The big hubbub, or so they would make you think, had to do with Barry Bonds responding honestly when asked if Albert Pujols could be the next incarnation of the sole member of the 500 homerun/500 stolen base club.
In last week's San Francisco Chronicle, Bonds was quoted as saying that Pujols "doesn't have good speed" and "hasn't settled on one position." This drew the ire of rabid Cardinals fans and anyone else who enjoys sullying Bonds' reputation if he so much as sneezes in their general direction. Bonds maintains his comments were misconstrued. Whether or not his remarks were taken out of context is beside the point because his statements as they stand are one hundred percent correct.
At the onset of Bonds' career, the man truly did it all and only recently have some of those skills diminished. He stole bases, threw with pinpoint precision and fielded immaculately.
And he could hit occasionally, too. Some say he still can.
By using the logic of the Chronicle and all those who are spewing venom at Bonds for brushing aside the Pujols question, hitting is apparently enough to share the marquee with a player like Barry. What is Pujols' position, anyway? Third base? Left field? First base? Buck short?
I apologize if I'm not lining up to anoint Pujols as the king of baseball but he's only played 2-plus years. It's taken Bonds nearly 18 years to be given the respect he's deserved by the national press, and his world-crushing 500 HR/500 SB stat still went by with a collective ho-hum. Sportswriters and networks would rather bury Bonds for his lack of PR skills and/or placate east coast fans with extended Mets coverage. When asked about how Albert Pujols compared to him, as far as I'm concerned Bonds would not have been out of line by responding, "Albert who?"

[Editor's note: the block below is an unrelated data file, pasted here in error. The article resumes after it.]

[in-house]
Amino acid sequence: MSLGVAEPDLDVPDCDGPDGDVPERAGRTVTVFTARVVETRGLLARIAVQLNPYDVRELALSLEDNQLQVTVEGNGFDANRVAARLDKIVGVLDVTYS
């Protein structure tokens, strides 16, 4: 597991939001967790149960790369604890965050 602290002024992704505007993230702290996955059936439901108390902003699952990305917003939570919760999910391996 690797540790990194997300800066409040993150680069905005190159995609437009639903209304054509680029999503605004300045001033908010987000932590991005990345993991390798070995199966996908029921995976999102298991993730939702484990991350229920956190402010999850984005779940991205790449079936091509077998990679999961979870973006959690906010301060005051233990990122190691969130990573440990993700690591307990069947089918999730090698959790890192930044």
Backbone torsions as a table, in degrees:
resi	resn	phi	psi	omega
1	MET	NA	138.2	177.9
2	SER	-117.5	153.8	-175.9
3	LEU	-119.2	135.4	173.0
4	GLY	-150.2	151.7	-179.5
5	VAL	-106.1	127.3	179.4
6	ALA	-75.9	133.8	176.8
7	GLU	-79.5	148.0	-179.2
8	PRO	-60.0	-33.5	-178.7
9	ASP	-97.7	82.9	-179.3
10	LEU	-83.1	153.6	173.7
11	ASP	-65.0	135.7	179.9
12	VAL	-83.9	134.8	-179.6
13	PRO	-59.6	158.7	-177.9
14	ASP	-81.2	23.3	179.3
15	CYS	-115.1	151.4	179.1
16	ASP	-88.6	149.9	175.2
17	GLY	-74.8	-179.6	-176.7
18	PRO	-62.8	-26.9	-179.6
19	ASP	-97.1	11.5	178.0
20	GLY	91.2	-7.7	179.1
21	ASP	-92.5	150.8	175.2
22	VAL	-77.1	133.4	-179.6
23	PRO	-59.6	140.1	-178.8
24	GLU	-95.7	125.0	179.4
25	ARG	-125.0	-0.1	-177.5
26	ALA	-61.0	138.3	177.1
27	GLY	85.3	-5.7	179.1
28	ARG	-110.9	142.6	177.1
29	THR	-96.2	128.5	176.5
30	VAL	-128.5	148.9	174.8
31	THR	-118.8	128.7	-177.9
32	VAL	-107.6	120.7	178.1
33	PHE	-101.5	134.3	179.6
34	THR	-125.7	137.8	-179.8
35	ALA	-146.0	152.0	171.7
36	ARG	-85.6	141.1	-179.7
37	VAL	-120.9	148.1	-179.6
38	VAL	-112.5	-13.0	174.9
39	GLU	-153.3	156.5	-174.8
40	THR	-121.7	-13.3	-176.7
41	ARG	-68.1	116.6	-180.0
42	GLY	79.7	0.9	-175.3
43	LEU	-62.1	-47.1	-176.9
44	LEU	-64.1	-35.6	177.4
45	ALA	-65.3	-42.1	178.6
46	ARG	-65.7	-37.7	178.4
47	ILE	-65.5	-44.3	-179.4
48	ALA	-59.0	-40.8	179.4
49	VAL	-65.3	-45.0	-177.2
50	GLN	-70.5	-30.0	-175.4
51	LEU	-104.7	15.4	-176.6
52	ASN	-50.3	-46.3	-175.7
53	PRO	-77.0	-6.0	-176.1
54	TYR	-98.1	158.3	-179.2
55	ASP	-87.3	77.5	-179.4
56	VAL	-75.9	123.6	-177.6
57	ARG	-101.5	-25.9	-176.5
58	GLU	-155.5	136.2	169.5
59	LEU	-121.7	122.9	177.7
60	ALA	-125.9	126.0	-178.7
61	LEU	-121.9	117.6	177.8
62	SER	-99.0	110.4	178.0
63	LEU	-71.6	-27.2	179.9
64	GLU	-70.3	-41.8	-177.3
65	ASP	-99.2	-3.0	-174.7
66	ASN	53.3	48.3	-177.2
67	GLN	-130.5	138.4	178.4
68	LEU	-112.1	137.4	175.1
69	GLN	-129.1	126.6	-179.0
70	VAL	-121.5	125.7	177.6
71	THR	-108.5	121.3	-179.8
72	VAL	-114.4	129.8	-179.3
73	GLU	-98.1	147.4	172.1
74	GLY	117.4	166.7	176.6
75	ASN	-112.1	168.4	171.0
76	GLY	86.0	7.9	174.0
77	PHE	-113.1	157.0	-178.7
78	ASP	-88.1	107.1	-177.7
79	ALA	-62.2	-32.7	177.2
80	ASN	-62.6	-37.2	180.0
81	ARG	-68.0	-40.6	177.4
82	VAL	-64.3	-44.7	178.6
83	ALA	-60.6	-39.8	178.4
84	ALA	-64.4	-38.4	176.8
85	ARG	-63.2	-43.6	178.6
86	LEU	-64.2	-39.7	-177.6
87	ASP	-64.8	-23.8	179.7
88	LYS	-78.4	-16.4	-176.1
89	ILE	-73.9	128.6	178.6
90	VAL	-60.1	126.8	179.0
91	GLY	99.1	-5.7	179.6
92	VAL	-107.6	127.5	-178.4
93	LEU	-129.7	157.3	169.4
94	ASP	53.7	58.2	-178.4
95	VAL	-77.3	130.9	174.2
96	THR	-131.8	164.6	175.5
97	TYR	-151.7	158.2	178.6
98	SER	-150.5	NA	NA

Pujols' auspicious beginning to his big league career does not yet warrant the suggestion of him assuming Major League Baseball's throne. Doing so is getting dangerously close to the mentality of those throwing themselves at and all over LeBron James. If Pujols continues his torrid hitting, starts stealing bases (since he only has 3 thus far) and emerges as a defensive presence to be reckoned with, then he'll earn the mad love that too many are already willing to give him.
In short, relax people. Ask the question in 5 years when it doesn't ring as nothing more than speculative tabloid fodder. That goes double for media people with an agenda to knock Bonds whenever they can.
If you're searching for credible, worthwhile water cooler topics, there are loads of them. Will Arizona catch the Giants? Does Brain Sabean have a little magic left to steal a power pitcher from another unwitting team? Can Damian Moss get his act together and help shore up the rotation? Will health determine the Dodgers' fate? Those questions, alone, could easily gobble up an hour or so of your workday (and can carry the discussions well into your lunch hour). Now there's time well spent! But let's not get our panties all in a twist over a guy who has obvious talent but has yet to string together an entire career, let alone one that is worthy of comparison to Bonds.
As you celebrate the Fourth of July tomorrow, do me one favor: Don't compare Albert Pujols to Benjamin Franklin. He'll never have Ben's bat speed.
Keith Larson writes for SFDugout.com because he's lived and died with the Giants since 1972. He welcomes all words of praise and insult at email@example.com, but mentioning anything having to do with Game 6 is to be done with extreme caution.